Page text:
Collected together for the first time in one volume, Short Stories 1988 – 1991, are the twenty-nine stories Stan Leventhal included in a tiny herd of elephants and Candy Holidays.
The first collection are stories about male relationships and span many literary styles including romance, fantasy, western and erotica. Some are funny, others are serious, but all invariably “playful”. There are clear autobiographical elements, as in much of the author’s work. Several stories are about writers and the writing process (as life intrudes); “Schoolmarm” is set in the old west when a substitute school teacher meets his cowboy; “The Crystal Storm” offers us a lonely Warrior King, whose eyes “flash like jewels on fire”, as he interrogates a handsome visitor, “unarmed and definitely not hostile”. The longer pieces flesh out characters in clandestine meetings with lovers that end in a gift, or a group of tight-knit friends growing into adults at college … there’s even a vampire tale.
The second diverse, entertaining set of tales also cover several genres. In “Candy Holidays”, two lovers break up, live apart, and then come back together again, the narrative catching glimpses, of them at Halloween, Christmas, Valentine’s Day and Easter. “Razorback” is a dark futuristic tale about surviving in a burnt-out city in which all order has withered and chaos reigns. In “Oasis Motel” a young man on a business trip in Los Angeles finally breaks through the sexual barrier that has contained him all his life. “Seder” is the story of a gay Jewish man’s attempt to reconcile his spirituality with his sexuality.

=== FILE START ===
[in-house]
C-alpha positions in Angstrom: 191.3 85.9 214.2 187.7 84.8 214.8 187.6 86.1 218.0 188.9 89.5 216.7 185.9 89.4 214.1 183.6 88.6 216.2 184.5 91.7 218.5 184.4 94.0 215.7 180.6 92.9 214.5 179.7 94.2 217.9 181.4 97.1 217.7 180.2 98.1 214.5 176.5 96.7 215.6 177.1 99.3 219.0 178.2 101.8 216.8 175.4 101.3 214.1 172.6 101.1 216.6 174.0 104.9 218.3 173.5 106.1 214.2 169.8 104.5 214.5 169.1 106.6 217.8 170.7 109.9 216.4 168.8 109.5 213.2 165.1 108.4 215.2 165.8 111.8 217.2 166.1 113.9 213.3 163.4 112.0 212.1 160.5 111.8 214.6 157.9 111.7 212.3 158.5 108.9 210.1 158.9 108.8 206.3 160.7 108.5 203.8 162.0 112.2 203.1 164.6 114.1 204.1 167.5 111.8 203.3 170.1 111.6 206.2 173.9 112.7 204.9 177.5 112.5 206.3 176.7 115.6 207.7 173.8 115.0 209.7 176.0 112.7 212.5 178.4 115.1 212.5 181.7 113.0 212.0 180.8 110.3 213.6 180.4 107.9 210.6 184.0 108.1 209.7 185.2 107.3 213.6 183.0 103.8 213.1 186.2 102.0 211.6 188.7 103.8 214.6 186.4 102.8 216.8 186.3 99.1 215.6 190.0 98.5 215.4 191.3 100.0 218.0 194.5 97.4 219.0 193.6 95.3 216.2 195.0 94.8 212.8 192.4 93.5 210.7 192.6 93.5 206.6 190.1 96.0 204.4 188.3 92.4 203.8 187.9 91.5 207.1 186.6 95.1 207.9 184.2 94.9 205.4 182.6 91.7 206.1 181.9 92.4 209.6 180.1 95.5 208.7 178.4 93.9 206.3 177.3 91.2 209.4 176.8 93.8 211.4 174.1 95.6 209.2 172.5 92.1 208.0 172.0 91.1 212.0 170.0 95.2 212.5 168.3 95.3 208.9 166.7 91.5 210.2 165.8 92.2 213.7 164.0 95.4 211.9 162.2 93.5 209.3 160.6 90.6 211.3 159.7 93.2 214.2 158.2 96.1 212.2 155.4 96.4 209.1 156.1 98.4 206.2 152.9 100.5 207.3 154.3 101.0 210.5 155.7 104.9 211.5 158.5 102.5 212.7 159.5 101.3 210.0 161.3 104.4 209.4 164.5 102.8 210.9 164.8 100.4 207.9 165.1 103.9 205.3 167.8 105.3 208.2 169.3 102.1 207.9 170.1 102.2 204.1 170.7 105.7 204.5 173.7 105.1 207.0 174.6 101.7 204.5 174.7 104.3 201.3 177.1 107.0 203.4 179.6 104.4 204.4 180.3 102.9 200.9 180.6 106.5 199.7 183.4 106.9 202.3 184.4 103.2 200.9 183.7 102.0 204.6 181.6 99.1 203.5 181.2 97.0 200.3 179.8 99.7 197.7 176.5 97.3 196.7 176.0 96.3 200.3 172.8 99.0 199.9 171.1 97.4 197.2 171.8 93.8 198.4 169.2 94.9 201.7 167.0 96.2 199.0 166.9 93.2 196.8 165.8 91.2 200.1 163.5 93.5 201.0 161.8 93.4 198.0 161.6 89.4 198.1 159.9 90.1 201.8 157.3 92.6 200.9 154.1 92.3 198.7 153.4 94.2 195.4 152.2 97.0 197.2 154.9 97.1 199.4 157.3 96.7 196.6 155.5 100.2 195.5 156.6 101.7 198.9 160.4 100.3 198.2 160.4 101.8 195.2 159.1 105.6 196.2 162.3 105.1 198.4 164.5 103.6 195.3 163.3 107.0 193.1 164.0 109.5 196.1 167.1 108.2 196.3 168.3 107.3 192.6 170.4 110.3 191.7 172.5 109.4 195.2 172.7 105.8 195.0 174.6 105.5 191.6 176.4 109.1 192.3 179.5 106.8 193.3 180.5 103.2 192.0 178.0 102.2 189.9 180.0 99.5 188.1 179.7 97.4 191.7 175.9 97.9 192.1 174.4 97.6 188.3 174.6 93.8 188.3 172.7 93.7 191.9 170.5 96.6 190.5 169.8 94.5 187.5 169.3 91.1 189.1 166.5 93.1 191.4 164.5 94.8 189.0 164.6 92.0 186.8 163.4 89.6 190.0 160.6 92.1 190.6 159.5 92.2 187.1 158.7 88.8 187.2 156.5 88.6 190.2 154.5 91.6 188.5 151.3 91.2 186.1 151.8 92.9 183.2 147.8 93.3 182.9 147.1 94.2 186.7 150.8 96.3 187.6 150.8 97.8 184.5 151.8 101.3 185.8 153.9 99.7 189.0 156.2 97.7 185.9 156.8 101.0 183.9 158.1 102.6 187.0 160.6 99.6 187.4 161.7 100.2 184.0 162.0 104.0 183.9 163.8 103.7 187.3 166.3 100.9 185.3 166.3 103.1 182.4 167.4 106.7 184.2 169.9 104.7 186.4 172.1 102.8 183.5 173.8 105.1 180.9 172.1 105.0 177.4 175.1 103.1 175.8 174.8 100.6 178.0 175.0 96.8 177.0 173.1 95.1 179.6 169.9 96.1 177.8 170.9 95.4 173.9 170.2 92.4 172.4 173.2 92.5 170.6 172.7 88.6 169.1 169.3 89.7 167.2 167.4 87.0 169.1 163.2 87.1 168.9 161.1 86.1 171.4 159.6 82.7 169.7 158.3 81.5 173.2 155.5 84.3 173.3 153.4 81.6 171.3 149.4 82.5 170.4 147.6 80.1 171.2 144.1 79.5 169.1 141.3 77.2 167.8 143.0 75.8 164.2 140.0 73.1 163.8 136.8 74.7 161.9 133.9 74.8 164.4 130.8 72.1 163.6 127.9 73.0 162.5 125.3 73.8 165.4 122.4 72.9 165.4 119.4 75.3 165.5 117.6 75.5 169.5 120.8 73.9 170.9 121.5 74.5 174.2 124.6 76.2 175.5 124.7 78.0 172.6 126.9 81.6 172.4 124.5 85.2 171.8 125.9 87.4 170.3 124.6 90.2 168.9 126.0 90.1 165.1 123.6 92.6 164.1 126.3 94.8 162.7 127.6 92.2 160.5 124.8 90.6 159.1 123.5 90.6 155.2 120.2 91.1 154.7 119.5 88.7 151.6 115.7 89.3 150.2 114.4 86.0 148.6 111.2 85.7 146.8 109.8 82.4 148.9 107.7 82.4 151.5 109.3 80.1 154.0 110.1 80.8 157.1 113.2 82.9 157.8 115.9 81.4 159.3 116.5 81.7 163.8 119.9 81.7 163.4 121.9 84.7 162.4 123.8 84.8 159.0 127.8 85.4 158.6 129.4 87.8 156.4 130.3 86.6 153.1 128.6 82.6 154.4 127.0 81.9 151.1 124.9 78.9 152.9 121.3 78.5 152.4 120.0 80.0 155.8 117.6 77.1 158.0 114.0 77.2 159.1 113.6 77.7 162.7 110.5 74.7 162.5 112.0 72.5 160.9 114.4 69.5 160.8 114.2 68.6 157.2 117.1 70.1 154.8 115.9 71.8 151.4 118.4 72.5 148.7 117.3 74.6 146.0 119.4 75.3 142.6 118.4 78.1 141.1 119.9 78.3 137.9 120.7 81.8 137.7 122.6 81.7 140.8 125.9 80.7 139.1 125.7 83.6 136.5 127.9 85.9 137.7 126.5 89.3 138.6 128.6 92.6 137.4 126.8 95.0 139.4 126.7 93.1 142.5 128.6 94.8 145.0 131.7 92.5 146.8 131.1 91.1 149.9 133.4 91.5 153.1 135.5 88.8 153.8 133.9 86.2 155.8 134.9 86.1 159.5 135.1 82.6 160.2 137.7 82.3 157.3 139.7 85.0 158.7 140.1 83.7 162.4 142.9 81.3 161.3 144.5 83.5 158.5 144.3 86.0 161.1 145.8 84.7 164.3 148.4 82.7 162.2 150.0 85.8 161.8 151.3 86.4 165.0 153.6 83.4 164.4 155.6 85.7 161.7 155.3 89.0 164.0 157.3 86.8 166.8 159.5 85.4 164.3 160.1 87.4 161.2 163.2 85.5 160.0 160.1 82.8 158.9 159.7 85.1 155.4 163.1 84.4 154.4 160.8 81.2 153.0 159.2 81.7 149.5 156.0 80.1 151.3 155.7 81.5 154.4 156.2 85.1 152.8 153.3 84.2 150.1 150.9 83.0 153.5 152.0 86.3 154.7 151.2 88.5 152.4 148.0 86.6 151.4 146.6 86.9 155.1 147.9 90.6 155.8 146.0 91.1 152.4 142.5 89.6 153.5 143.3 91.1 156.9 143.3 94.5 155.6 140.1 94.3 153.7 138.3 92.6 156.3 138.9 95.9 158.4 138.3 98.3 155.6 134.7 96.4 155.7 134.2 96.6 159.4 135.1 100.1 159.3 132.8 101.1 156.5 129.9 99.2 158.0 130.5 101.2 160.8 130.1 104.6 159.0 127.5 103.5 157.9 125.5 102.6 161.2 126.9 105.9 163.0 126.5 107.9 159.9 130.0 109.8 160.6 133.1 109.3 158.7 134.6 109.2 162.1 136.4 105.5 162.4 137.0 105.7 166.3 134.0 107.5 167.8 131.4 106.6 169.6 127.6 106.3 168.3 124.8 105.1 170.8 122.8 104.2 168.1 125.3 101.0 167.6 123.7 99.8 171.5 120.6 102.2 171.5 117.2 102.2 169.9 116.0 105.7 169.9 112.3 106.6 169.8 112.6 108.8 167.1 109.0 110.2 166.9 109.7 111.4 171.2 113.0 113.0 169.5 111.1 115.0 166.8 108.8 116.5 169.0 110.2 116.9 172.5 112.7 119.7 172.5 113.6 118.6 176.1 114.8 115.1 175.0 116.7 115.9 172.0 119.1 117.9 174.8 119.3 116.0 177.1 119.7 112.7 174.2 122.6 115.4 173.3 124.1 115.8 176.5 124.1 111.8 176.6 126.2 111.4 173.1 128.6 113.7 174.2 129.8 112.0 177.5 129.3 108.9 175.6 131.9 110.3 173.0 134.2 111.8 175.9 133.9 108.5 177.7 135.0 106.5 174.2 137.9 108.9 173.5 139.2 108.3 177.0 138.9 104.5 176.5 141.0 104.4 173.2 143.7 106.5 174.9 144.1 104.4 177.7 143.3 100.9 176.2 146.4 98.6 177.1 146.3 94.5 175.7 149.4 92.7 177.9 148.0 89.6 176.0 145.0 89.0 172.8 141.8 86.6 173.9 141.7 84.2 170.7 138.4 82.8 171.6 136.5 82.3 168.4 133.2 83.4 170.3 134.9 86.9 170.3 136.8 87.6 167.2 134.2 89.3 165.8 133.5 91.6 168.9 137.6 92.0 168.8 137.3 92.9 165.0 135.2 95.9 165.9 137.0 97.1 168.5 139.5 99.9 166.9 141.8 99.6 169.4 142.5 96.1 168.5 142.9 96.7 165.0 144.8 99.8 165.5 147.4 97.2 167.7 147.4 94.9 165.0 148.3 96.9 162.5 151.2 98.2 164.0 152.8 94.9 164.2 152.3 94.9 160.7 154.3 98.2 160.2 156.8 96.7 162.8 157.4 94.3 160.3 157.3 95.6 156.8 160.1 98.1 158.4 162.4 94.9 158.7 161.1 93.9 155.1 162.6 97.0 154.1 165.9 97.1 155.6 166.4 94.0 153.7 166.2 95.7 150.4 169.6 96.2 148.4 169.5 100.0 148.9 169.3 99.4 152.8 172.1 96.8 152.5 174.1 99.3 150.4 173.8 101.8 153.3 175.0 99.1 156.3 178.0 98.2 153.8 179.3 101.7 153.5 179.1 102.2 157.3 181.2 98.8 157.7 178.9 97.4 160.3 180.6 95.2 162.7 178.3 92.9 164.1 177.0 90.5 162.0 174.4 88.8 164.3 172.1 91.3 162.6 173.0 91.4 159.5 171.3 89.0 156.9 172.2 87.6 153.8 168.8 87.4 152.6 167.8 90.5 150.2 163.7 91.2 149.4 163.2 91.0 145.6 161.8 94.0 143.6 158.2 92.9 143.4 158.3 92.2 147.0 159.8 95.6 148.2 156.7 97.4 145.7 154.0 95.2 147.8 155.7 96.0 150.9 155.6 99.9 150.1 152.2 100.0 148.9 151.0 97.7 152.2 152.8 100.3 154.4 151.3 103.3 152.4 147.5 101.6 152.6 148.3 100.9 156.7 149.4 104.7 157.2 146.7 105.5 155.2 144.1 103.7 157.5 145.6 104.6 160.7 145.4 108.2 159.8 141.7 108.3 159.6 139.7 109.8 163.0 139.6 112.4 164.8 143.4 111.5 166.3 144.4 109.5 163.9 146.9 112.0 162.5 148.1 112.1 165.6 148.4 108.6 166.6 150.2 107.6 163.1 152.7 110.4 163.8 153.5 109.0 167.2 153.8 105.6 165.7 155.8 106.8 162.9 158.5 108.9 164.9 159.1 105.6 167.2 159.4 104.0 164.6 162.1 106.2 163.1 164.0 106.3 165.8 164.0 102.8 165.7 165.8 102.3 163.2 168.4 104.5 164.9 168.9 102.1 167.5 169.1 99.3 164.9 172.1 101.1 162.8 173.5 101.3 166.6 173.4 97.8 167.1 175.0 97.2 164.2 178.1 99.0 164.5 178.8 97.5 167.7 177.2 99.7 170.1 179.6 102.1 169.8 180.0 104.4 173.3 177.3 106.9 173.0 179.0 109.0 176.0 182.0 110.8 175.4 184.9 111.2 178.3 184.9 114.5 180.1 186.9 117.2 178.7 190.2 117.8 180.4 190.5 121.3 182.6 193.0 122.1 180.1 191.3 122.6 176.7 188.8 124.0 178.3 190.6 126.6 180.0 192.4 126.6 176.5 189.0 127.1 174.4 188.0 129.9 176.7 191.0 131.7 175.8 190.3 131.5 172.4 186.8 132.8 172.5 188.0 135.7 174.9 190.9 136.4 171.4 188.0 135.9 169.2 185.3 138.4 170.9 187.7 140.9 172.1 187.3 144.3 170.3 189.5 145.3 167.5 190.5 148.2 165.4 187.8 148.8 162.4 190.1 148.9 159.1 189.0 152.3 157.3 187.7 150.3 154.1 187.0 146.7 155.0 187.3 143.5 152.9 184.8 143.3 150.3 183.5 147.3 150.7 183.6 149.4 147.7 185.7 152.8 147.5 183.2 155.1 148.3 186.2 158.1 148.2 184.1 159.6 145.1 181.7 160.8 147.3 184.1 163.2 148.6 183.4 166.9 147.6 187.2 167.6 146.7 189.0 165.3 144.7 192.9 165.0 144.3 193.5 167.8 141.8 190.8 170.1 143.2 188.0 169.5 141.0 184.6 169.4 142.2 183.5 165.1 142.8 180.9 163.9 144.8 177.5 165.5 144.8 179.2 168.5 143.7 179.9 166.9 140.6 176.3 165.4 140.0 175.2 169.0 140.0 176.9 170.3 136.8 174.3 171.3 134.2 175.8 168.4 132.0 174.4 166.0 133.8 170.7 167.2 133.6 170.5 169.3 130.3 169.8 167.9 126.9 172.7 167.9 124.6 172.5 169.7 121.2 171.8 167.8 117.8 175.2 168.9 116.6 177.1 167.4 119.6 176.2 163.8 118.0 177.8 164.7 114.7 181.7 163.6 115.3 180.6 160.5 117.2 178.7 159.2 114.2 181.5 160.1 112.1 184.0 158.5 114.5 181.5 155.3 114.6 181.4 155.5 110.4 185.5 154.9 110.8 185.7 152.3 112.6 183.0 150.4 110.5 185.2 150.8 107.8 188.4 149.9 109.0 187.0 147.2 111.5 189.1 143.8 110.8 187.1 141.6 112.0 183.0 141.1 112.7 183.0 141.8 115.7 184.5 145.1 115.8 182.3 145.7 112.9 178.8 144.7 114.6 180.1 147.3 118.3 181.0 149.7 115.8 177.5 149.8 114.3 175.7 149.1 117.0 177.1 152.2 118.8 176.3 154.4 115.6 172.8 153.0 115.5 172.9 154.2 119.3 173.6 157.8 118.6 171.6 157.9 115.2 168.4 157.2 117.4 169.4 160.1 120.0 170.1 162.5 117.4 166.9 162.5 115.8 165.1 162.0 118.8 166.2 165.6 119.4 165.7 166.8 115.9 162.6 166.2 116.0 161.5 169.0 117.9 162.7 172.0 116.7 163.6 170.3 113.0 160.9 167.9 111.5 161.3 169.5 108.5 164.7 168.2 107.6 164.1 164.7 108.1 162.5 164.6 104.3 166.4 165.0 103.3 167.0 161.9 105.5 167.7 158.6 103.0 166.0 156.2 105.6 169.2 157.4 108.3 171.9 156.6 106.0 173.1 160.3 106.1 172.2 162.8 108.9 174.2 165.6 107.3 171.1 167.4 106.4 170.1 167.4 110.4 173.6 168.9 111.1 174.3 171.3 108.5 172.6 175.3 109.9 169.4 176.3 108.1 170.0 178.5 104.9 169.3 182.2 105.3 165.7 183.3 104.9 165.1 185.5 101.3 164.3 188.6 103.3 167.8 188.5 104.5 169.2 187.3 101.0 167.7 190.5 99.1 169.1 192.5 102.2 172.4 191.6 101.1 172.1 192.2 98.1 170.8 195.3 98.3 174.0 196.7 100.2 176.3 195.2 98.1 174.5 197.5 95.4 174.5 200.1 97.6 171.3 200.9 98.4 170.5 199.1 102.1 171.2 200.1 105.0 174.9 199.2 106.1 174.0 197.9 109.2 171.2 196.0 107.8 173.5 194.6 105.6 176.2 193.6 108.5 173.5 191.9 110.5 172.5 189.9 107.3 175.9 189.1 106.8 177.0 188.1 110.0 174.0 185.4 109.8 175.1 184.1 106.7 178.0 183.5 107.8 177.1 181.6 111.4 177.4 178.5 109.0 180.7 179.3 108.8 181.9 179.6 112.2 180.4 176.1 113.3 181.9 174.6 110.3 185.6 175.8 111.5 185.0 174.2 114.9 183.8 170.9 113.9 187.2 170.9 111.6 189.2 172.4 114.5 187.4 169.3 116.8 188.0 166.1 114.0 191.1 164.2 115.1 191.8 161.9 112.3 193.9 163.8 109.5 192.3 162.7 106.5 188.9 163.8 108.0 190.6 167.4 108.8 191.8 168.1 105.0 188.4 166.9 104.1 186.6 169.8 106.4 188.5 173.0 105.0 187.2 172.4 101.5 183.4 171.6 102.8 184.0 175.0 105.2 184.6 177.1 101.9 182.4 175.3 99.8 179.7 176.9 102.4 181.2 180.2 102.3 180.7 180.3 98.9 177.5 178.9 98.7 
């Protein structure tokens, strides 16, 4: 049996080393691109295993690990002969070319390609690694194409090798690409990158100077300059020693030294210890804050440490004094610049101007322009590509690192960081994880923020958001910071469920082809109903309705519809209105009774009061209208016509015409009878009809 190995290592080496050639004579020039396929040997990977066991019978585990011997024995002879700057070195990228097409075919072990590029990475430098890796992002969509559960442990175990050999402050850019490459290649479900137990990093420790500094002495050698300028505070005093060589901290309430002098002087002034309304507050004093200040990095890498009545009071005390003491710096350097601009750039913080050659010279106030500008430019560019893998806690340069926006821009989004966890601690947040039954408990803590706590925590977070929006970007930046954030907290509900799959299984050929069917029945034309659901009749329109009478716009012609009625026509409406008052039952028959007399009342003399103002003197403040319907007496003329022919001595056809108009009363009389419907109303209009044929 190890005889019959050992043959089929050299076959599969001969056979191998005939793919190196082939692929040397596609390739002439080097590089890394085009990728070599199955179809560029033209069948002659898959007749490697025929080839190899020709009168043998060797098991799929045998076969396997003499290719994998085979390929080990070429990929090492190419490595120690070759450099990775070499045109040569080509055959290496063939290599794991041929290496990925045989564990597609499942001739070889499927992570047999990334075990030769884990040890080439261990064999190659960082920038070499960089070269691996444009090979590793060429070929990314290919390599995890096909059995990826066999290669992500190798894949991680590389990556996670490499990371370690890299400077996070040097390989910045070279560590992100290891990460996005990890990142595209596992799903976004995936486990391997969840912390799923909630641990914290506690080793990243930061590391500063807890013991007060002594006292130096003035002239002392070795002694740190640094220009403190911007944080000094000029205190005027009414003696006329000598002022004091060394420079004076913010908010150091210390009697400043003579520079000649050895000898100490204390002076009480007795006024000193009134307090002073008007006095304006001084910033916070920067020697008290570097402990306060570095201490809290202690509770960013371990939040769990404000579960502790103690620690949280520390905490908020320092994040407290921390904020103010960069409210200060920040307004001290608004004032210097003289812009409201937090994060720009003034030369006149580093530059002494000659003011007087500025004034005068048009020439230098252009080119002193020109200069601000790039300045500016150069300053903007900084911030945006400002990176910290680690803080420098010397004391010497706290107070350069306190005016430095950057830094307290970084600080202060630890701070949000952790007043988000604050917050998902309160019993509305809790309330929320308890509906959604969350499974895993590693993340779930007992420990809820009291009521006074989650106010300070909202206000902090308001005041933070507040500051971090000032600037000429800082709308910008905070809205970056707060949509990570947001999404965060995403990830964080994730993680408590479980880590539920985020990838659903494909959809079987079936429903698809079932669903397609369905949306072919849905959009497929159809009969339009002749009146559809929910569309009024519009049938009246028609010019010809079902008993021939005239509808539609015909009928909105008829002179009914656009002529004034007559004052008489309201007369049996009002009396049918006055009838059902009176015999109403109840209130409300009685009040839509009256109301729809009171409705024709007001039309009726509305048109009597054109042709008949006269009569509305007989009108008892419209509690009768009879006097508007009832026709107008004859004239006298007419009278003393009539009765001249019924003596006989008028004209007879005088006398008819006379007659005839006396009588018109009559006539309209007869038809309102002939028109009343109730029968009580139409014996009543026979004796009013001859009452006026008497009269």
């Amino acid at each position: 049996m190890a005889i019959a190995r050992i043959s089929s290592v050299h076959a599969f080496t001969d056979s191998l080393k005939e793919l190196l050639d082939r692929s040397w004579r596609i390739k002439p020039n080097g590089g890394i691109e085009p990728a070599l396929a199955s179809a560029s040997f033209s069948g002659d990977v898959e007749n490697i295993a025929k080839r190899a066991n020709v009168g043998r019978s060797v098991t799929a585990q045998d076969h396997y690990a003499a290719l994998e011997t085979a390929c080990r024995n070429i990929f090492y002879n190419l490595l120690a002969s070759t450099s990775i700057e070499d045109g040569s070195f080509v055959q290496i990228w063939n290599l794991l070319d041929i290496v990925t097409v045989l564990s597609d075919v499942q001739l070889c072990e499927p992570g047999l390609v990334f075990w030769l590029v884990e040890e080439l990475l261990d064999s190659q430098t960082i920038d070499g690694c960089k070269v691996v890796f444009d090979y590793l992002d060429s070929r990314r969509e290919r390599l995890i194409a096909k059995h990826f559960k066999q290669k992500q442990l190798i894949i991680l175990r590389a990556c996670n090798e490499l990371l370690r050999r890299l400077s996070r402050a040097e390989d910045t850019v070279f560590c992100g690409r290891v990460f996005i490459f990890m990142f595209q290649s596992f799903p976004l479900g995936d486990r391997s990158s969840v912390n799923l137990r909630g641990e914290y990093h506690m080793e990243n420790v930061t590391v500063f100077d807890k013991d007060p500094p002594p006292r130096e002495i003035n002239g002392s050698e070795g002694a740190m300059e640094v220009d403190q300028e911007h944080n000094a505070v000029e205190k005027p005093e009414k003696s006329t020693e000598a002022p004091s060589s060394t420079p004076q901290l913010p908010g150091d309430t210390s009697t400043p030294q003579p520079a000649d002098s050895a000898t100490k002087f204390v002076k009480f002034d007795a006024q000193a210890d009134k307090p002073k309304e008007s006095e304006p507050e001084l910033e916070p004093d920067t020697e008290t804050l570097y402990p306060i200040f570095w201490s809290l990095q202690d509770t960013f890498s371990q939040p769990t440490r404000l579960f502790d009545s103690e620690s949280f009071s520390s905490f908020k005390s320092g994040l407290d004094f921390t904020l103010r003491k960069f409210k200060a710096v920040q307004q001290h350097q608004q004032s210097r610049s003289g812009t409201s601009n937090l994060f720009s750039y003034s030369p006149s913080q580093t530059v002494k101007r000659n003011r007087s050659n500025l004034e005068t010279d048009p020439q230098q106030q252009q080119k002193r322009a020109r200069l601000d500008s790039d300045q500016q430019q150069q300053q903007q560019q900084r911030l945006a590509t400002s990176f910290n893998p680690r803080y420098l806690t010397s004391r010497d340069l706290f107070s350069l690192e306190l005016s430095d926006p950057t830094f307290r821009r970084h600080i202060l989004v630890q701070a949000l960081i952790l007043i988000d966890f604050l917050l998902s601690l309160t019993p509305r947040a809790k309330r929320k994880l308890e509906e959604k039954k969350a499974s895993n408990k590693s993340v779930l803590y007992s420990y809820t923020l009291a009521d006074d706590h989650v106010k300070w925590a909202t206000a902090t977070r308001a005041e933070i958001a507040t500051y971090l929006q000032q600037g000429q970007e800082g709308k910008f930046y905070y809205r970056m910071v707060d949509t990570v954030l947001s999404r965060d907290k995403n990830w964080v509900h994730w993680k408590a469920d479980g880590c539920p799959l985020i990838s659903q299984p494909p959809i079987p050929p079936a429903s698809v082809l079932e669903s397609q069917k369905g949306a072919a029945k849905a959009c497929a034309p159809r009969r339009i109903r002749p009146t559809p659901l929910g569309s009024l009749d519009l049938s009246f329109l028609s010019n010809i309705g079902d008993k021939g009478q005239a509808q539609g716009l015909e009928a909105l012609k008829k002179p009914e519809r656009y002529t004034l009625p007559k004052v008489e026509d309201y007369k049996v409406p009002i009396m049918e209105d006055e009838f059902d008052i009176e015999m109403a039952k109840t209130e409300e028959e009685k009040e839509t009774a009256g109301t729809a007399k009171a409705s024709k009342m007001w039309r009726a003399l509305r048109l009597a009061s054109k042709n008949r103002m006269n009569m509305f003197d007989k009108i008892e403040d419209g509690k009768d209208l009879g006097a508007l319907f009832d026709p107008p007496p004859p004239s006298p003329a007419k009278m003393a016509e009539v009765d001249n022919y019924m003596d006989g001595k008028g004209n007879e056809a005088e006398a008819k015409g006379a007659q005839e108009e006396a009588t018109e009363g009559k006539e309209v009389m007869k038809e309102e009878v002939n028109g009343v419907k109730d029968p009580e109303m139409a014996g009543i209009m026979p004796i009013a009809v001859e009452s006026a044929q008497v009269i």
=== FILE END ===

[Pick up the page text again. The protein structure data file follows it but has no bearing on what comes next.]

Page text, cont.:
Both collections reflect issues confronting the lives of queer people in America in the late twentieth century. This new omnibus edition features a foreword by Sarah Schulman, close friend of Leventhal and author of numerous works of fiction and social history.
“Stan was a literary activist who always gave to, built and endorsed literature and writers. On this Sunday morning, all these years later, I can still see Stan in his apartment window on Christopher Street, next door to the Stonewall Inn, overlooking Sheridan Square as he typed away.” – Michele Karlsberg
“Stan Leventhal was wonderful company: warm, honest, curious, engaging, and human. Mountain Climbing in Sheridan Square is the next best thing to hanging out with him.” – Christopher Bram
“Stan Leventhal’s vision is clear and undaunted. For all of its somber chiaroscuro, it challenges us to see the world through new eyes and to revel in its author’s ability to translate life into art, pain into understanding.” – Michael Bronski